Germany has agreed to engage in a major energy transition. However, it will be an enormous challenge to make this transition become true. Society will experience major conflicts over new transmission lines, wind parks, and pumped storage power stations. Innovative infrastructures, such as smart grids, will require that people understand the connections between energy supply, energy security and demand and are prepared for required changes with respect to their own behavior and energy use. To what extent are the citizens willing to support and implement these changes? The new Helmholtz Alliance “Future Infrastructures of Energy Supply” coordinated by KIT will place the energy user in the center of interdisciplinary research.
Enhanced efficiency and a high share of renewable energies lie at the core of the energy transition They require a radical renewal of the infrastructure, the introduction of innovative technologies, and creative approaches to planning, control, adaptation, communication, and participation. The Helmholtz Alliance “Future Infrastructures of Energy Supply – On the Way towards Sustainability and Social Compatibility” has been established to investigate the interfaces between engineering, planning, and consumer behavior and will focus on the society’s demand and energy user perspective. Psychologists, economists, social scientists, systems theoreticians, and representatives of the humanities will analyze, together with technology experts, the conditions of the energy transition and its implications for infrastructure, demand patterns and user behavior.
Eight research institutions are involved in the Alliance: The Helmholtz Centers KIT, Forschungszentrum Jülich, Helmholtz Center for Environmental Research (UFZ), and the German Aerospace Center (DLR), the universities of Stuttgart, Magdeburg, and FU Berlin as well as the Center for European Economic Research, Mannheim. Work is coordinated by KIT. The Alliance is designed for five years and has a volume of EUR 16.5 million. Until 2016, activities will be funded by the Initiative and Networking Fund of the Helmholtz Association with a total amount of EUR 8.25 million. Professor Armin Grunwald, Director of the KIT Institute for Technology Assessment and Systems Analysis (ITAS), and Professor Ortwin Renn, Director of the Interdisciplinary Research Unit on Risk Governance and Sustainable Technology Development (ZIRN) of Stuttgart University will serve as spokespersons of the Alliance.
“Studying and Designing future energy infrastructures requires more than looking at technical innovations. The objective is to focus primarily on organizational, economic, and cultural contexts, including social and individual patterns of consumption, conduct and acceptance. Based on this approach, one can develop improved strategies as to how this transformation process can be designed in an efficient and a socially compatible manner,” explains Professor Armin Grunwald.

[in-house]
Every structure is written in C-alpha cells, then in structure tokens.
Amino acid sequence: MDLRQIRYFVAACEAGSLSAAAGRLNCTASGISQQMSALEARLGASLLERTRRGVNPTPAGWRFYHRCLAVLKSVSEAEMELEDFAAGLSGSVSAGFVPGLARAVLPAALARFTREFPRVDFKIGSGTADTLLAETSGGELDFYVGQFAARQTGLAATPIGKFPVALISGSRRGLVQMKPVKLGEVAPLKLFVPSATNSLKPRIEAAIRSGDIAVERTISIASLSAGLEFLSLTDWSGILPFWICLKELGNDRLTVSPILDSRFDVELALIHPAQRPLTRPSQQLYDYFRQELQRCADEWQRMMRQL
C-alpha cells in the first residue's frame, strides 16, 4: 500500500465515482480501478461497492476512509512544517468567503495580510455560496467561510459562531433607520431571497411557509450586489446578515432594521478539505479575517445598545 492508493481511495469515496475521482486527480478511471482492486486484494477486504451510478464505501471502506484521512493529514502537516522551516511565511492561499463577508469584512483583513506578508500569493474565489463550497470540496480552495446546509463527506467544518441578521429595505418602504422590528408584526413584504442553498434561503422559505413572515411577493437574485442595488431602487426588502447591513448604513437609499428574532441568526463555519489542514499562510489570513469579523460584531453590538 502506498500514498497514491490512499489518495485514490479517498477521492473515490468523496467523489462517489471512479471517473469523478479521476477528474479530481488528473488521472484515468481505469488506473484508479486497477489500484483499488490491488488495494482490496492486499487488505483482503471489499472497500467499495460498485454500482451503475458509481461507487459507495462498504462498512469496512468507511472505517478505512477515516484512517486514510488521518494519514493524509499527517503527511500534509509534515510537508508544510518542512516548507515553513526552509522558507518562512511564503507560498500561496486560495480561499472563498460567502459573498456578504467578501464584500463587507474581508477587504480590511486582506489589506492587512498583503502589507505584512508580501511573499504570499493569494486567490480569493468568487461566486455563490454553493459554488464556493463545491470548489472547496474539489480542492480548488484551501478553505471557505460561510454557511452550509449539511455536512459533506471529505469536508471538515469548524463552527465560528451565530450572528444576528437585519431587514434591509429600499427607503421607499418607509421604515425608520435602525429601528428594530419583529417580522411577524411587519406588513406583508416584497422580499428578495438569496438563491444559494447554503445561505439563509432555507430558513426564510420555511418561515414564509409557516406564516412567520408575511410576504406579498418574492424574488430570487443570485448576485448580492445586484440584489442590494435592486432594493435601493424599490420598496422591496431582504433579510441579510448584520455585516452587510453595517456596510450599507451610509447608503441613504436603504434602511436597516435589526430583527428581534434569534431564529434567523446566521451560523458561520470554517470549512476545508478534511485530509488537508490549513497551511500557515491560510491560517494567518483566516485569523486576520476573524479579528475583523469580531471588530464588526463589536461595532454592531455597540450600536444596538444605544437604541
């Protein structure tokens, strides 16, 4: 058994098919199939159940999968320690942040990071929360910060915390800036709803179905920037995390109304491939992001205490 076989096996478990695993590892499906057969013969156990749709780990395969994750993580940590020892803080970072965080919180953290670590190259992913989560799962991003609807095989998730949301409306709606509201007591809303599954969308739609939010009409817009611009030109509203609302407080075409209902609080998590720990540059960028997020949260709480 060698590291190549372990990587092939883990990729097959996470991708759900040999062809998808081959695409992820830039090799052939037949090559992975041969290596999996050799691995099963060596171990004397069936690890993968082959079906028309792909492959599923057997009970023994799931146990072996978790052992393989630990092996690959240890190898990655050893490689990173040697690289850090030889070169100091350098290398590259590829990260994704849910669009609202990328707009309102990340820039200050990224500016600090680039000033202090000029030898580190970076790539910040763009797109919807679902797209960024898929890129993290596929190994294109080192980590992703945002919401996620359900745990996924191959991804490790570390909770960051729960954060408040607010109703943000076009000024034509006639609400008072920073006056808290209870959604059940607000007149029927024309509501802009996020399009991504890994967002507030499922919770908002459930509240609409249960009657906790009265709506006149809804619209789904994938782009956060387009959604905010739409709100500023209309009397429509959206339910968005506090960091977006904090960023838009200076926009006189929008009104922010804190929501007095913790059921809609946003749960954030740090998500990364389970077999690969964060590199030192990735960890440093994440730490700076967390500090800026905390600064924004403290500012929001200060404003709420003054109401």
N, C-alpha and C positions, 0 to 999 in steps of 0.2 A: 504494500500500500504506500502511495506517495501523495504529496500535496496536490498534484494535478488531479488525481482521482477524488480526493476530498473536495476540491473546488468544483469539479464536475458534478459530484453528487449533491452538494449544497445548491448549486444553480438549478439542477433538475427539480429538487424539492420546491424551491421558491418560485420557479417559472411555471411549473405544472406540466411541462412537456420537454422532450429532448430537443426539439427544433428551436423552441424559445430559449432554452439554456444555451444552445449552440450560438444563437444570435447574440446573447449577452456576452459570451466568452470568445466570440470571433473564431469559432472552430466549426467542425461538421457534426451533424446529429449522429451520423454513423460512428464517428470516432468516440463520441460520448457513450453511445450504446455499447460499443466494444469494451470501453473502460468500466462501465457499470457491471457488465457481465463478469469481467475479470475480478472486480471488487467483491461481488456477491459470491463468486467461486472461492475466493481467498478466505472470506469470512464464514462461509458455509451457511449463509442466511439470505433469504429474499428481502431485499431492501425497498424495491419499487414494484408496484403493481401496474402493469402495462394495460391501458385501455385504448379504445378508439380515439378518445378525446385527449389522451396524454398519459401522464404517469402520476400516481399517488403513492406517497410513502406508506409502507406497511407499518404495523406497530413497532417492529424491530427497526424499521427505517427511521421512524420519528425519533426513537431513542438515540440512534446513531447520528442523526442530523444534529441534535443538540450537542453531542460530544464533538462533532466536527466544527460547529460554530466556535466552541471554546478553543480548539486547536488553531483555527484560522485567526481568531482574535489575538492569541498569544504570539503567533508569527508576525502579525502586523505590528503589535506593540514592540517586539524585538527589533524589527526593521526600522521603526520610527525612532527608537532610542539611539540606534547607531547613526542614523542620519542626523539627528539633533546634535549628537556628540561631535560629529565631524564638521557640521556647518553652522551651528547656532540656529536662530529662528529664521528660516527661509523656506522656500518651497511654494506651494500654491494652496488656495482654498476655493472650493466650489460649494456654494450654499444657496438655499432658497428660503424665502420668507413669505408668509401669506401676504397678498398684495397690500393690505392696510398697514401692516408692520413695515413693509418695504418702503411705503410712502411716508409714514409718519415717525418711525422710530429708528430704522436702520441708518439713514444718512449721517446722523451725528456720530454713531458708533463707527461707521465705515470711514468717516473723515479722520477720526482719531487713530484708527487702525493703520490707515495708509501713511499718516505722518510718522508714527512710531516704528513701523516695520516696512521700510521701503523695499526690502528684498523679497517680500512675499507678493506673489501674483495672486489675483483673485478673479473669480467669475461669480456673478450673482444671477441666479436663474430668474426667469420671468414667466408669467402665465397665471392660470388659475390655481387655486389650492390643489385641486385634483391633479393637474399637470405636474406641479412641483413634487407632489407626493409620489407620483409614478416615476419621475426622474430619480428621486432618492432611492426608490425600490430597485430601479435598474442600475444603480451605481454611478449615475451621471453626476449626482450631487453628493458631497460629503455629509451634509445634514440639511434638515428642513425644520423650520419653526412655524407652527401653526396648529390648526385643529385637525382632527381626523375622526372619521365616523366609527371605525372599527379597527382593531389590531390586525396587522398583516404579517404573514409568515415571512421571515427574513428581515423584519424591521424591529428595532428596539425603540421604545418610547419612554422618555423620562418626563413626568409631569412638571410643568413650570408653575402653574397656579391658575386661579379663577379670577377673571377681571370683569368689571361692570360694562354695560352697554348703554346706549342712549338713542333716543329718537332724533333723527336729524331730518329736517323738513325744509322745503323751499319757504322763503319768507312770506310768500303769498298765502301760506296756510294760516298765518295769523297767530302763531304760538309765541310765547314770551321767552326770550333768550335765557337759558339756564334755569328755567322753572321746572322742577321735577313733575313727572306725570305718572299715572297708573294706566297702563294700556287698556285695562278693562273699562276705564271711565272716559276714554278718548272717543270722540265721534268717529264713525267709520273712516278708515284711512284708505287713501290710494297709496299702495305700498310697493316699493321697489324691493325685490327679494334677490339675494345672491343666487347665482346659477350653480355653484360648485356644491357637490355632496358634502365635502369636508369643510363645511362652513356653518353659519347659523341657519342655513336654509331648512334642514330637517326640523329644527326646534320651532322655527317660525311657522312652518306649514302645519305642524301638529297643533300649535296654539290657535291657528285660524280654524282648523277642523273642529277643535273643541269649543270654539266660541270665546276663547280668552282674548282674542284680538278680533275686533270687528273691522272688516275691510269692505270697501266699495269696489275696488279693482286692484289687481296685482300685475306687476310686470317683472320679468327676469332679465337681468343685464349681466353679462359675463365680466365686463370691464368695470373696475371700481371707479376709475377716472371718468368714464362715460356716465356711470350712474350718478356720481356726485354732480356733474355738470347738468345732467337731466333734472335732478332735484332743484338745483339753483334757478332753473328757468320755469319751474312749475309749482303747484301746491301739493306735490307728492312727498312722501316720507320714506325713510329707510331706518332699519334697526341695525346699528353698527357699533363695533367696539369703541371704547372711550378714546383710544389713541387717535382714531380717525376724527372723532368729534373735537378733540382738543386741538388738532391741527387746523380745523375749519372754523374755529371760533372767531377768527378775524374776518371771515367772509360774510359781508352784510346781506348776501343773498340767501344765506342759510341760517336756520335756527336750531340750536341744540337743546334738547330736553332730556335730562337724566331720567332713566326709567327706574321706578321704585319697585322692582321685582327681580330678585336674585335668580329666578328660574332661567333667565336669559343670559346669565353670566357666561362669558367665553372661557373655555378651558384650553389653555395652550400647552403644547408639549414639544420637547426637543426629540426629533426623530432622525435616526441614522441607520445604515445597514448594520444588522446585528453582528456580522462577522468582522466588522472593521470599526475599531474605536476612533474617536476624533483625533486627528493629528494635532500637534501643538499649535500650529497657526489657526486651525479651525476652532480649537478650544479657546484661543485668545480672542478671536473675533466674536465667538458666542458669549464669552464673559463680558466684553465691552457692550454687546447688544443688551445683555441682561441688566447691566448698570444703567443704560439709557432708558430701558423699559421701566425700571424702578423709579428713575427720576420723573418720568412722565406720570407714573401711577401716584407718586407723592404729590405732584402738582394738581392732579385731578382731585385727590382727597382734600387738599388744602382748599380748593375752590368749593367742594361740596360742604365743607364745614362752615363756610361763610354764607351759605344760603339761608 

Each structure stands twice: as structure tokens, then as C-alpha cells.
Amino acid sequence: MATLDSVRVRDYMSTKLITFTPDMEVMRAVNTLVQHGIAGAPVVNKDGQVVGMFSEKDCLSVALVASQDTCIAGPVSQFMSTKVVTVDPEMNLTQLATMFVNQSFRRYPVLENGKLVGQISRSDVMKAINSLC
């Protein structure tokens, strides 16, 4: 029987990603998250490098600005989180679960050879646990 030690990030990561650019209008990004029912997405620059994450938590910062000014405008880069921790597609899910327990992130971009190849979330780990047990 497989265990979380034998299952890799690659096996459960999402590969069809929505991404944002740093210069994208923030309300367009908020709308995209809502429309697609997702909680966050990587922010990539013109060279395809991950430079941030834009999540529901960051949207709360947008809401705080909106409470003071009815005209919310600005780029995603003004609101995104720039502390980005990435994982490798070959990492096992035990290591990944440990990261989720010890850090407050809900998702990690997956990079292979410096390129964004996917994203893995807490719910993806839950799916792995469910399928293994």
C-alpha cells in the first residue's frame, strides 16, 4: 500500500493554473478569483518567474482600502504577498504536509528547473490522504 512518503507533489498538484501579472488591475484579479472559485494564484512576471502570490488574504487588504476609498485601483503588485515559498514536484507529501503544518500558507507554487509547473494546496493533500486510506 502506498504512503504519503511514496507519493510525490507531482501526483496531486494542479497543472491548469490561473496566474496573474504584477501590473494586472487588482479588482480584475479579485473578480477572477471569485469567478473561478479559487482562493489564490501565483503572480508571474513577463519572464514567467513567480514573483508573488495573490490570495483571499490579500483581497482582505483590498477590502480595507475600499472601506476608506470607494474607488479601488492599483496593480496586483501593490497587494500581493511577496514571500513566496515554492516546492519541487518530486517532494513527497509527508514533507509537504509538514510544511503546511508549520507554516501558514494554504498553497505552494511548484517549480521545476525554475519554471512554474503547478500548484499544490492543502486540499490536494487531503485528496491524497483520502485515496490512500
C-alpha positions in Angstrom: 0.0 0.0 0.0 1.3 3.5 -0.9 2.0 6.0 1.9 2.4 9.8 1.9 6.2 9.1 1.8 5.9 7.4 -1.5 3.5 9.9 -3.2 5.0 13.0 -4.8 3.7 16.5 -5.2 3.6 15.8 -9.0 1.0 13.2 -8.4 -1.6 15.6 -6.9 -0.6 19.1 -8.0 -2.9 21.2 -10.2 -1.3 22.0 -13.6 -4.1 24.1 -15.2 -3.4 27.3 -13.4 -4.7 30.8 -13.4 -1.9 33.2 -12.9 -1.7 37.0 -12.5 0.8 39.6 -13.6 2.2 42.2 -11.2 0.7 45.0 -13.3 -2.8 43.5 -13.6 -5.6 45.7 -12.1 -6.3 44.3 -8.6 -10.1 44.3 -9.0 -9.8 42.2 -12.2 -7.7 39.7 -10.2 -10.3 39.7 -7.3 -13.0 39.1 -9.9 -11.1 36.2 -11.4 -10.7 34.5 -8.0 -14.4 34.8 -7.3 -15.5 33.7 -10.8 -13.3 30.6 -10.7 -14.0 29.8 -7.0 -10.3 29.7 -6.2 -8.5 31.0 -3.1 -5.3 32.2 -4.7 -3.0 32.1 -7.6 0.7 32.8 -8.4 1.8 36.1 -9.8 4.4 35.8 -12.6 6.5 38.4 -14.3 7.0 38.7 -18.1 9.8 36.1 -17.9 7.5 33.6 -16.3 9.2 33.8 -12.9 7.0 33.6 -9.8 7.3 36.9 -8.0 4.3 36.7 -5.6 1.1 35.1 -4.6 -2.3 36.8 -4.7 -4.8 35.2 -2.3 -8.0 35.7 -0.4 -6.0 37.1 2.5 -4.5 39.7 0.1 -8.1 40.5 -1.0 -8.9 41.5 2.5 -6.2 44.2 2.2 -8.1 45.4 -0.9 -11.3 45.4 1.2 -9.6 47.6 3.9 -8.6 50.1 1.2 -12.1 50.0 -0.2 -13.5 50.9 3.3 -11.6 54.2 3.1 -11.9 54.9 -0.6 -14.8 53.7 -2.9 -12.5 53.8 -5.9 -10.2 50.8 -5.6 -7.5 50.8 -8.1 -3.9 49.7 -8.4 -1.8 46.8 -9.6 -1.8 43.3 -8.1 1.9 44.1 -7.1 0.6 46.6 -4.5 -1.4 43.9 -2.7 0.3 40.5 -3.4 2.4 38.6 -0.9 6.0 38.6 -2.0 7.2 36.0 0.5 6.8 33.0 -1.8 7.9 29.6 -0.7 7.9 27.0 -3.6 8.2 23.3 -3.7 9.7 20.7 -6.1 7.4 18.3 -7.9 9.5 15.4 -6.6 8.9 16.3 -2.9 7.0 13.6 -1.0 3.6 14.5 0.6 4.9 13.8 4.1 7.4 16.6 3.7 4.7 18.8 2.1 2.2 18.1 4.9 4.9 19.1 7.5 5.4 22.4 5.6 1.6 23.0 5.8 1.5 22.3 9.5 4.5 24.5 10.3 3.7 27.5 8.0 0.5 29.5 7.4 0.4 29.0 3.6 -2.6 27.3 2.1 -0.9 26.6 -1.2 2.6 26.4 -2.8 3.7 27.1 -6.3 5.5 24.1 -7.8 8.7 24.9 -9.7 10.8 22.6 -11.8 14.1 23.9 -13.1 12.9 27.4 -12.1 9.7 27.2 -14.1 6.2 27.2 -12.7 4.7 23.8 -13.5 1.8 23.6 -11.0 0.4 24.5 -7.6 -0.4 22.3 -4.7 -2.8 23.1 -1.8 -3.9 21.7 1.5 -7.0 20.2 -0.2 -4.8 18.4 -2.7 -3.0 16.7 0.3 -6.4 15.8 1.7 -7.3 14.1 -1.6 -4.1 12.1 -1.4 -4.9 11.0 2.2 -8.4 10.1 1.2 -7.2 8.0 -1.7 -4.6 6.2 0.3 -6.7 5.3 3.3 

This will also require changes in consumer behaviour.. In addition, novel energy infrastructures, such as transport grids, stores or smart control units, might face public opposition and lack of understanding for envisioned energy efficiency methods. . A smart grid requires a close understanding between supplier and customer on the extent of control that a supplier can impose on individual consumption. Without mutual understanding, far-reaching conflicts or even the rejection of new supply models can be expected. Furthermore, the research team of the Alliance will investigate the conditions of conflicts and conflict resolution with respect to construction of new transmission lines, pumped storage power stations or wind parks.
“It is the explicit objective of the Alliance to develop not only scientific knowledge, but also policy advise to decision-makers from politics, industry, and society. Moreover, the team is destined to contribute to establishing a better understanding of the complex relationships in the energy sector and to facilitating a smooth transition towards a sustainable energy path,” emphasizes Professor Ortwin Renn from Stuttgart University.
Further information on the Helmholtz Alliance:
Being “The Research University in the Helmholtz Association”, KIT creates and imparts knowledge for the society and the environment. It is the objective to make significant contributions to the global challenges in the fields of energy, mobility, and information. For this, about 9,600 employees cooperate in a broad range of disciplines in natural sciences, engineering sciences, economics, and the humanities and social sciences. KIT prepares its 23,300 students for responsible tasks in society, industry, and science by offering research-based study programs. Innovation efforts at KIT build a bridge between important scientific findings and their application for the benefit of society, economic prosperity, and the preservation of our natural basis of life. KIT is one of the German universities of excellence.